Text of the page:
12 August 2016

What role can development finance institutions play in the new global development agenda?

In our Annual Review 2015: Growing in ambition and impact, we speak to Erik Solheim, the former Chair of the OECD’s Development Assistance Committee. Mr Solhiem held this role from 2013 to July 2016, when he became the Executive Director of United Nations Environment Programme (UNEP).  

Question: What do you see as the role of the private sector and DFIs in development?

Erik Solheim: There’s no longer a dispute about the need for private sector involvement in development. The role of DFIs is to connect development aid with private investment, and explore how we can employ market forces in the world’s more challenging places.

What contribution do you think DFIs can make in achieving the Global Goals?

To achieve the Goals, countries need finance: they need tax receipts, private investment and official development assistance (ODA). Although they can’t do it alone, DFIs can help in all of these; through mobilising ODA, and encouraging commercial investment by helping to build the private sector in developing countries.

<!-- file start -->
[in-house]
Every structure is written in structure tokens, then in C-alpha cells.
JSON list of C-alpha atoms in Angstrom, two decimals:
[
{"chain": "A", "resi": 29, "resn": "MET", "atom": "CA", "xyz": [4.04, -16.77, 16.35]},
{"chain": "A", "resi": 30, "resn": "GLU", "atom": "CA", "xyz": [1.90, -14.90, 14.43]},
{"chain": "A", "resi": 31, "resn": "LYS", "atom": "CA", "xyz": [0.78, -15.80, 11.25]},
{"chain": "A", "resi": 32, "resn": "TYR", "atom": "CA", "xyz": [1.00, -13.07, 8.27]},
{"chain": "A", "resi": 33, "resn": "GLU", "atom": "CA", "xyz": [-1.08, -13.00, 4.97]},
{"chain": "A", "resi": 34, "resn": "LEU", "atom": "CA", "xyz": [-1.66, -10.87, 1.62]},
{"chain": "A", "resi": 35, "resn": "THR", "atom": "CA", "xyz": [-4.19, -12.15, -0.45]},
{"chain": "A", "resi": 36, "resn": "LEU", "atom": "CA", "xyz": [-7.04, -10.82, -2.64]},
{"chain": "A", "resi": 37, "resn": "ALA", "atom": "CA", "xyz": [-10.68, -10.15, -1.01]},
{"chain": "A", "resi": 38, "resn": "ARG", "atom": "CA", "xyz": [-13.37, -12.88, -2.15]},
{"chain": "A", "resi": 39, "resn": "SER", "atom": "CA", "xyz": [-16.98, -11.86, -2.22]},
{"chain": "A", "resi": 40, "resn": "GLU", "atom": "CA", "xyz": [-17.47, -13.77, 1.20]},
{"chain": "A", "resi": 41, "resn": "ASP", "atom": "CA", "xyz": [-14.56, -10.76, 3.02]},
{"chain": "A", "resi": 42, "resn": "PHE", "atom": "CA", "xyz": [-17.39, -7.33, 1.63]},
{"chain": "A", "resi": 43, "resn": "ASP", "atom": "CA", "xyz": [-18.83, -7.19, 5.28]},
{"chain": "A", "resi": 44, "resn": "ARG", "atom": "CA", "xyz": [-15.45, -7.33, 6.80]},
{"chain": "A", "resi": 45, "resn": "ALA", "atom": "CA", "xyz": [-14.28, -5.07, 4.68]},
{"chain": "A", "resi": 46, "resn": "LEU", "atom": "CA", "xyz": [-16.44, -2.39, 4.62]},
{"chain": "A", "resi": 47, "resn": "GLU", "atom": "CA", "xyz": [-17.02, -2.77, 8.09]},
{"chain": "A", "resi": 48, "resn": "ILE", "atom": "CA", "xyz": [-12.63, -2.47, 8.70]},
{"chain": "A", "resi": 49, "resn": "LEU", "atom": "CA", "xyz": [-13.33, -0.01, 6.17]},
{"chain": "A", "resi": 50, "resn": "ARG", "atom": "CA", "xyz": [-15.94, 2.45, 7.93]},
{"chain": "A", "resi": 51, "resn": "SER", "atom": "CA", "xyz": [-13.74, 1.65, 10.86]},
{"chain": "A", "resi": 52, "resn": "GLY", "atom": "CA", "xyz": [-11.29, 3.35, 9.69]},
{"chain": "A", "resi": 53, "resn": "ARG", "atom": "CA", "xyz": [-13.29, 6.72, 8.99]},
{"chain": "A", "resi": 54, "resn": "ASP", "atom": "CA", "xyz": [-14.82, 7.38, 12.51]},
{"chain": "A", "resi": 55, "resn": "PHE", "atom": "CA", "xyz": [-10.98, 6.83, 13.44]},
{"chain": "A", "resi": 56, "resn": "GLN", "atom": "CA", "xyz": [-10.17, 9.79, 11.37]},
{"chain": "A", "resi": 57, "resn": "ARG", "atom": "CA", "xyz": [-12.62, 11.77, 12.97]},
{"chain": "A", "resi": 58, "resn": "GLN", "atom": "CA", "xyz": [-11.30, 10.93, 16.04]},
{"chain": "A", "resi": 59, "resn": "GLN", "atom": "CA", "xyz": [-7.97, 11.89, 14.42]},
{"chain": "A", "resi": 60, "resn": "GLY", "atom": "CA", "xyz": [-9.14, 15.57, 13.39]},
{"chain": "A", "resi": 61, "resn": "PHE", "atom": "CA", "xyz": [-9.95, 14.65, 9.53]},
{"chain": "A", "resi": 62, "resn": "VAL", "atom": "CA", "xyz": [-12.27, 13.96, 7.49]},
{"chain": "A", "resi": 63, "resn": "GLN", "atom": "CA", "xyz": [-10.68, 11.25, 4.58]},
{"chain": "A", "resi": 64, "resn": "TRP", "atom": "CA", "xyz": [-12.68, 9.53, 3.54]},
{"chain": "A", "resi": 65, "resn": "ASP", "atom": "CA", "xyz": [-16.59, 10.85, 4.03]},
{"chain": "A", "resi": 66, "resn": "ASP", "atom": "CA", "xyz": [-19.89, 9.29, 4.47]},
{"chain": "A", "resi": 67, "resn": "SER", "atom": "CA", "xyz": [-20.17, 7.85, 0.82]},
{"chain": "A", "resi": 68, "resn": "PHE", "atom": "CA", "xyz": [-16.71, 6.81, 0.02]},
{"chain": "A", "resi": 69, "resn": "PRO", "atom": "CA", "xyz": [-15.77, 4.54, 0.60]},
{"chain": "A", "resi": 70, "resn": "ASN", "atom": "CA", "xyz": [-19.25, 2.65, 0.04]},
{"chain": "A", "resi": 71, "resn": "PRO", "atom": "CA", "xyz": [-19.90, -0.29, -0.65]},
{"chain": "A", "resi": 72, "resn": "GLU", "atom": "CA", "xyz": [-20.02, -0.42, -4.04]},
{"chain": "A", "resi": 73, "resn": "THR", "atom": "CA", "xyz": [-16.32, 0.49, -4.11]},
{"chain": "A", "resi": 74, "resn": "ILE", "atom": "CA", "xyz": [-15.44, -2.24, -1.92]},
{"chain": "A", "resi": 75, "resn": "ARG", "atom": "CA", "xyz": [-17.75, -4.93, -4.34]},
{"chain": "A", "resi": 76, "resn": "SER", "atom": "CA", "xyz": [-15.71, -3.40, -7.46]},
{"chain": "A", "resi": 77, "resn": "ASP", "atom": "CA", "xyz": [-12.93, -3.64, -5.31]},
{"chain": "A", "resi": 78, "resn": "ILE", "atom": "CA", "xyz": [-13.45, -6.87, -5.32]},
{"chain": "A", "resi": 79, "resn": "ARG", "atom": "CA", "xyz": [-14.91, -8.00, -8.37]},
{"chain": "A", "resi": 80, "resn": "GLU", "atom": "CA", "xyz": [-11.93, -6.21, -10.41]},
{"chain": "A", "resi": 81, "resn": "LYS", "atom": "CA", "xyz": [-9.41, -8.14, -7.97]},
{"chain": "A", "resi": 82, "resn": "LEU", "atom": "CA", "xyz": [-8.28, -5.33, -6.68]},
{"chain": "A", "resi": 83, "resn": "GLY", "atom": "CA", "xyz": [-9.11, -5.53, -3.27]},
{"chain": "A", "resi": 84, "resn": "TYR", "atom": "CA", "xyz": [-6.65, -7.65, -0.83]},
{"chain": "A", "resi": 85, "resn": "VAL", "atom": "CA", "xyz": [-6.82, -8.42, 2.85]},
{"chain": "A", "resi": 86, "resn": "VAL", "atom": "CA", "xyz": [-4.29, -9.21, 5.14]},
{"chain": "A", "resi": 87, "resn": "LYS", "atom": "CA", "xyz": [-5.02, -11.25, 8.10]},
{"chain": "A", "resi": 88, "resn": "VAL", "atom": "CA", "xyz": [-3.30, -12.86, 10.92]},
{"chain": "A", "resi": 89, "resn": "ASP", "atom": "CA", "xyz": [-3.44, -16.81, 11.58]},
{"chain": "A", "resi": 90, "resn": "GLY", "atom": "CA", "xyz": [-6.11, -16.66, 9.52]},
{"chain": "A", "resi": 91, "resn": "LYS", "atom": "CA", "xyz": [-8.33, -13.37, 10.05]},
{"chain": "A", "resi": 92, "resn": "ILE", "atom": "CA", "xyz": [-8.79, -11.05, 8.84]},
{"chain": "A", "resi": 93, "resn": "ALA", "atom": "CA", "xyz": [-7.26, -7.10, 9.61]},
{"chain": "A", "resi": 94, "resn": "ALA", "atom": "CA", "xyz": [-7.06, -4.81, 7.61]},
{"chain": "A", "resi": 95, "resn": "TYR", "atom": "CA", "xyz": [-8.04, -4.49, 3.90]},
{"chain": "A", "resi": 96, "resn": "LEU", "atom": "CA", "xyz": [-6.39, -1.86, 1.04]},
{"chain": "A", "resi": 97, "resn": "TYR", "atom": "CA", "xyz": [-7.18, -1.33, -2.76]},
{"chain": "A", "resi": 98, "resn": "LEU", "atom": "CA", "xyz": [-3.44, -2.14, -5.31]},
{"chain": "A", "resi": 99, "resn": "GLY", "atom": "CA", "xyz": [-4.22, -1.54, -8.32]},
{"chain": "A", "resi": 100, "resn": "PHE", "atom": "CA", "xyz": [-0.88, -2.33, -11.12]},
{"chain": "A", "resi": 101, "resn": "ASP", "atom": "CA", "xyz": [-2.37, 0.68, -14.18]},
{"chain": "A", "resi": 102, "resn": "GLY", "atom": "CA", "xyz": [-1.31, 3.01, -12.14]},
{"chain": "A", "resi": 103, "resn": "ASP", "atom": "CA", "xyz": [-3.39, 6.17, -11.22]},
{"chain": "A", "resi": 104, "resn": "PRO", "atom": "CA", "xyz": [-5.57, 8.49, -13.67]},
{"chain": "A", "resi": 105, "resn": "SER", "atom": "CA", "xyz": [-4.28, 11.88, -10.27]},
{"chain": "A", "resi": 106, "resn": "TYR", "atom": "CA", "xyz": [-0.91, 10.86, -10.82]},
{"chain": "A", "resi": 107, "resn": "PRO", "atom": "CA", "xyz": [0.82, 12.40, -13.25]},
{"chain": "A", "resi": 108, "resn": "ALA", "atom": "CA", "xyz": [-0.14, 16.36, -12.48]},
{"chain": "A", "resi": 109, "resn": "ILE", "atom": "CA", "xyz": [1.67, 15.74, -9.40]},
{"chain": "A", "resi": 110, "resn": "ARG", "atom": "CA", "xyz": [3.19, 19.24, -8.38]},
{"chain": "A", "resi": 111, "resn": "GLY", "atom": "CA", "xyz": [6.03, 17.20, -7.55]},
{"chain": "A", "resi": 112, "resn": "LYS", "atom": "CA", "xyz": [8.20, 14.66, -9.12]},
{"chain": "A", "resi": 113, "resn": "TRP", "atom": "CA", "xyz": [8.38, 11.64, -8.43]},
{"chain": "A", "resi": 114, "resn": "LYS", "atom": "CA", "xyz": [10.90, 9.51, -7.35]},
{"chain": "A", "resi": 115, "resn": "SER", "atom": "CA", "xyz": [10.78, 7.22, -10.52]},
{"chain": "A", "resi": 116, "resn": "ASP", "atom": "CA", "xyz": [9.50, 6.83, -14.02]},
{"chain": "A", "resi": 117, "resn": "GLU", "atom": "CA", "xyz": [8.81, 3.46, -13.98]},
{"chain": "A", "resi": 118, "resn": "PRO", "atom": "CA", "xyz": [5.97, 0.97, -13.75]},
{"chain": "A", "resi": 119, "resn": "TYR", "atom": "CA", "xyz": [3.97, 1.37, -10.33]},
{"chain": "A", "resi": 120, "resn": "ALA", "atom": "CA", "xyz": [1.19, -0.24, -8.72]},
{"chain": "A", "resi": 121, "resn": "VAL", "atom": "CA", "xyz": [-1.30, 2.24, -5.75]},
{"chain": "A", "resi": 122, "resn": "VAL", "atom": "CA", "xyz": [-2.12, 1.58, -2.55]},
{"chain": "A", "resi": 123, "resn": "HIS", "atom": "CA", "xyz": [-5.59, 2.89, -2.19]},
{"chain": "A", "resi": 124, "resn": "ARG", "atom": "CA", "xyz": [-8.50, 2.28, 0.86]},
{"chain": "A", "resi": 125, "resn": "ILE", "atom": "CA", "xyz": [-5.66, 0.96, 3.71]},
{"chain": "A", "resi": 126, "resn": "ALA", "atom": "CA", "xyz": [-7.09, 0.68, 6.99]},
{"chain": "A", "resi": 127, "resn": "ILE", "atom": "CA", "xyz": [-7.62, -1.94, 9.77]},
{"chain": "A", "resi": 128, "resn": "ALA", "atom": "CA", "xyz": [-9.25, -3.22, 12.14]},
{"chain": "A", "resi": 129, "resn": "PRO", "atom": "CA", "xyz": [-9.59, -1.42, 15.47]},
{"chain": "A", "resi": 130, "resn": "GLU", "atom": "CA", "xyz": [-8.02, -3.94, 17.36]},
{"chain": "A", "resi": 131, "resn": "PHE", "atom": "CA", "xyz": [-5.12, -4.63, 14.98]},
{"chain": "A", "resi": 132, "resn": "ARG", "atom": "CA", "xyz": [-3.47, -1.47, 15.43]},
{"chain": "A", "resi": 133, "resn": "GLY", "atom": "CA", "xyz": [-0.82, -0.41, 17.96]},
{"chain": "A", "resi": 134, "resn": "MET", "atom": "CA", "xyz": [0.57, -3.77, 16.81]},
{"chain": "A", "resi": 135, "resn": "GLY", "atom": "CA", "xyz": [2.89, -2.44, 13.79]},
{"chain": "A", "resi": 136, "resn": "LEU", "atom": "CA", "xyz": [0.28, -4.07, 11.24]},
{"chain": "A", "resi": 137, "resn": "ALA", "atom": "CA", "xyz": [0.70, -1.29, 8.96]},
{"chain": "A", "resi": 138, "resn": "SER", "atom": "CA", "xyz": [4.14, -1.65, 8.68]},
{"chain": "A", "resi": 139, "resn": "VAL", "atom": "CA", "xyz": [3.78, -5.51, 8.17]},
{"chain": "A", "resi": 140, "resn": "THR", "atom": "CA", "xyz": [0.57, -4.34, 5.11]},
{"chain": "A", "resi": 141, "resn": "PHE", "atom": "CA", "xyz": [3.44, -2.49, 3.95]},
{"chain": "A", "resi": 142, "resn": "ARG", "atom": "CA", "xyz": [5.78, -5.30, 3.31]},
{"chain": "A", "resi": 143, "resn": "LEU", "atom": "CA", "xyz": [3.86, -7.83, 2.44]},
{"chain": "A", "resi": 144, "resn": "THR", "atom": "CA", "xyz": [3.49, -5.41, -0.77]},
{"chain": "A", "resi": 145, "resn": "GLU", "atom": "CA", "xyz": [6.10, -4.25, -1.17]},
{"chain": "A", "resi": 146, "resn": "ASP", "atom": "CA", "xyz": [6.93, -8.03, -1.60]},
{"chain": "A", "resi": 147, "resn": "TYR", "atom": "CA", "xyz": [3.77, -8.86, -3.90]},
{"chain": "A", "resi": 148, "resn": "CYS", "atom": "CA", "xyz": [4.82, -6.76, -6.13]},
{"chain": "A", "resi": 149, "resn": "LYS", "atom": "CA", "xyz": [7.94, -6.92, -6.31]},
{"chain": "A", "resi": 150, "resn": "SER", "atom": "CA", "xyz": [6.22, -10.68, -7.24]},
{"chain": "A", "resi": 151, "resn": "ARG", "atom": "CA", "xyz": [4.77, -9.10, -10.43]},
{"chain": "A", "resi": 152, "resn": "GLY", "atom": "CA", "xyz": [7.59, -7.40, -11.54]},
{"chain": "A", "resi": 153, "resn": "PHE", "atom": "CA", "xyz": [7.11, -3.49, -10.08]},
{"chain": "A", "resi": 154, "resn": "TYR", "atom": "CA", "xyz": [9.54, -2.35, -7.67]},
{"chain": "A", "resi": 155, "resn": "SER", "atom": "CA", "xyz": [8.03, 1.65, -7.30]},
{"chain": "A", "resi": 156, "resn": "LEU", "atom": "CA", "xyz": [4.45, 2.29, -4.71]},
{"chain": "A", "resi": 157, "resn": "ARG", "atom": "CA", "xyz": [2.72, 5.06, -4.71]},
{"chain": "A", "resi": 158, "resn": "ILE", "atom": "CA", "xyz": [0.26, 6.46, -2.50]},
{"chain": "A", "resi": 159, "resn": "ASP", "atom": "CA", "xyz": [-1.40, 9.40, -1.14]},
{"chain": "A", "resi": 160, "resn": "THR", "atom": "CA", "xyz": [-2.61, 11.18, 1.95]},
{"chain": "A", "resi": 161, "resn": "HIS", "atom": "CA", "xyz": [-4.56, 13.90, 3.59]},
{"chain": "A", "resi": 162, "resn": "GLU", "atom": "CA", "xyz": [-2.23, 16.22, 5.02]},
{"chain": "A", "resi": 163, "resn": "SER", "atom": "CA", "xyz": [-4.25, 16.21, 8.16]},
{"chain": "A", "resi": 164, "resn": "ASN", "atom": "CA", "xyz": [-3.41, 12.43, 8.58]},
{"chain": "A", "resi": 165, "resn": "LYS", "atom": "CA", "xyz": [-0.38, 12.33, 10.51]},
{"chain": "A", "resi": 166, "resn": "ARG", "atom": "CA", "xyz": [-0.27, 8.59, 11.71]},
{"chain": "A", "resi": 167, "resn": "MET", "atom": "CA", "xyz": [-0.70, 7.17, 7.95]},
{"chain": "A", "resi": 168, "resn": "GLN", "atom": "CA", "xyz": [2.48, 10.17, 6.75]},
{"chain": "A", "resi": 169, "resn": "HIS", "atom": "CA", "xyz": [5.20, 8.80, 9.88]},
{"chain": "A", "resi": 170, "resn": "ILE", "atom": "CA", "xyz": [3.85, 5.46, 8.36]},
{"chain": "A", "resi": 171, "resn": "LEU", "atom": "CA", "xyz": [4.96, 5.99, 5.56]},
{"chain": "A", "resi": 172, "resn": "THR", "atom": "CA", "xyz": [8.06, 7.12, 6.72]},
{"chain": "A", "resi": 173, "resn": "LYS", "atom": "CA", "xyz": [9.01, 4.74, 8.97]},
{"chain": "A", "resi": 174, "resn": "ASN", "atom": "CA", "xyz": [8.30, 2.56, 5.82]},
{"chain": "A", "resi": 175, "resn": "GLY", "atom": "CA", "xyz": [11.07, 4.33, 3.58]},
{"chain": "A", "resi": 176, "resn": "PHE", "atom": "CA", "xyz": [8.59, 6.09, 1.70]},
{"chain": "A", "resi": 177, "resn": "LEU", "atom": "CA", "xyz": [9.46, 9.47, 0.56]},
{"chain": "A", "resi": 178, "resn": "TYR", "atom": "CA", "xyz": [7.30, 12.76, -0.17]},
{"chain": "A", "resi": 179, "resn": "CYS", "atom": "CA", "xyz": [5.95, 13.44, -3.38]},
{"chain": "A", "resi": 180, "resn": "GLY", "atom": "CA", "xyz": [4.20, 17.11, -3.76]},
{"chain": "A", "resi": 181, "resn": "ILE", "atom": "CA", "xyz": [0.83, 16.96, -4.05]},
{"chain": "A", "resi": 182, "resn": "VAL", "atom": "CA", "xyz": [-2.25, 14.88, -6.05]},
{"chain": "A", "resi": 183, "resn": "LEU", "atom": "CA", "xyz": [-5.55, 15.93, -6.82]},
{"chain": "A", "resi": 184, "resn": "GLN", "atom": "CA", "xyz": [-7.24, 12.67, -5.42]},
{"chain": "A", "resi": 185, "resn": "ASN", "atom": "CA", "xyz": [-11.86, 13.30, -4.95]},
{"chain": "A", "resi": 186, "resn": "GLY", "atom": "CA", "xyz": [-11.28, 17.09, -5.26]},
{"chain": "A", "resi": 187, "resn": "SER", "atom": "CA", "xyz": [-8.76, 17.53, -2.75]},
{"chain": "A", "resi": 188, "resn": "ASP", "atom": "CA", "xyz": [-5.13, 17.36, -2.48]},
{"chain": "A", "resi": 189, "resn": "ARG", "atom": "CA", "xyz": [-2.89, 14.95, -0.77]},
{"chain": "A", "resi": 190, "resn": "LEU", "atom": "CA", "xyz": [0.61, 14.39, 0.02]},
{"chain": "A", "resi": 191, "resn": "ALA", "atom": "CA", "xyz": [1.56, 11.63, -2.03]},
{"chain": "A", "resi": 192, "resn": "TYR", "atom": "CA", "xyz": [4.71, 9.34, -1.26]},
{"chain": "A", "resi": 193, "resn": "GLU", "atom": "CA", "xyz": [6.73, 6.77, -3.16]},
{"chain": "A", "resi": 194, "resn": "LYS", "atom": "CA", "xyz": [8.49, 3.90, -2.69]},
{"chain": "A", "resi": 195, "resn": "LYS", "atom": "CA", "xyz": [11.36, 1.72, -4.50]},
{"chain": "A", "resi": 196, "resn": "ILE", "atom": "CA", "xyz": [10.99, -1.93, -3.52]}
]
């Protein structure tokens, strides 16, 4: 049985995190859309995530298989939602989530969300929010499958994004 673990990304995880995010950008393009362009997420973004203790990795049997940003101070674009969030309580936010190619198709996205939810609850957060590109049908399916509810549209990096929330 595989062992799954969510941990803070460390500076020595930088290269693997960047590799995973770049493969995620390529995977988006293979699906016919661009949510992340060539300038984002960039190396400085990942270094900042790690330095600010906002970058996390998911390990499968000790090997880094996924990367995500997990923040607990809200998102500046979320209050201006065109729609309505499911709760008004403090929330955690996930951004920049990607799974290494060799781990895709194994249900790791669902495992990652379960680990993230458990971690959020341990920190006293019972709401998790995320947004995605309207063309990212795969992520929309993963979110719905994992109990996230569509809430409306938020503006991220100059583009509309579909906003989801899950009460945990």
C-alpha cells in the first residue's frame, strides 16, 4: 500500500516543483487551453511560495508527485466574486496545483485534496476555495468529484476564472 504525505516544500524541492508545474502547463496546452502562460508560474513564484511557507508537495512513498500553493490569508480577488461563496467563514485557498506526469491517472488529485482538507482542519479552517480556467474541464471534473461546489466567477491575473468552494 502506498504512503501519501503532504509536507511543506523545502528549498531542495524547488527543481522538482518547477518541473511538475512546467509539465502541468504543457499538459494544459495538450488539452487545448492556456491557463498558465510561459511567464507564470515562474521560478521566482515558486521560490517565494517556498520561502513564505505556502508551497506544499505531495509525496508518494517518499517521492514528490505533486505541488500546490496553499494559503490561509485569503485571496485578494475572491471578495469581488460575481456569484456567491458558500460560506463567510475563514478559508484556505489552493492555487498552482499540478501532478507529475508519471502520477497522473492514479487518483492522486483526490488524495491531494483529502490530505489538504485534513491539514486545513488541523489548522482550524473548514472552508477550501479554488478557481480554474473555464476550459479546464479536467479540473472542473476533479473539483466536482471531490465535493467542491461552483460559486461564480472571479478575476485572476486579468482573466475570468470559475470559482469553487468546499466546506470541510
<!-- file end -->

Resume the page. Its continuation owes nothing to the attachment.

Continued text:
Should DFIs mainly be concerned with Global Goal 8 (for decent work and economic growth) or is their remit wider?

They should also look at Goal 1 – to eradicate poverty by 2030 – because to eradicate poverty you have to create economic growth and provide jobs. Therefore DFIs should work very hard to underpin growth in developing countries.

How do investments from DFIs, such as CDC, create conditions in frontier or emerging markets so other private investment can follow?

They can advise governments, particularly in creating the appropriate legal framework to attract investment. Investors simply won’t come if they don’t see long-term stability. But, most importantly, DFIs can show other potential investors that it can be done – after all, it’s always difficult to be the first to invest.

What do you see as the future role for DFIs?

The most important thing is for DFIs and the private sector to assist in developing countries not ‘on the horizon’ – those where there is very little investment at the moment. There is an essential role to play here in attracting long-term investment and creating jobs.

This article is taken from our Annual Review 2015: Growing in ambition and impact, which you can read in full here.

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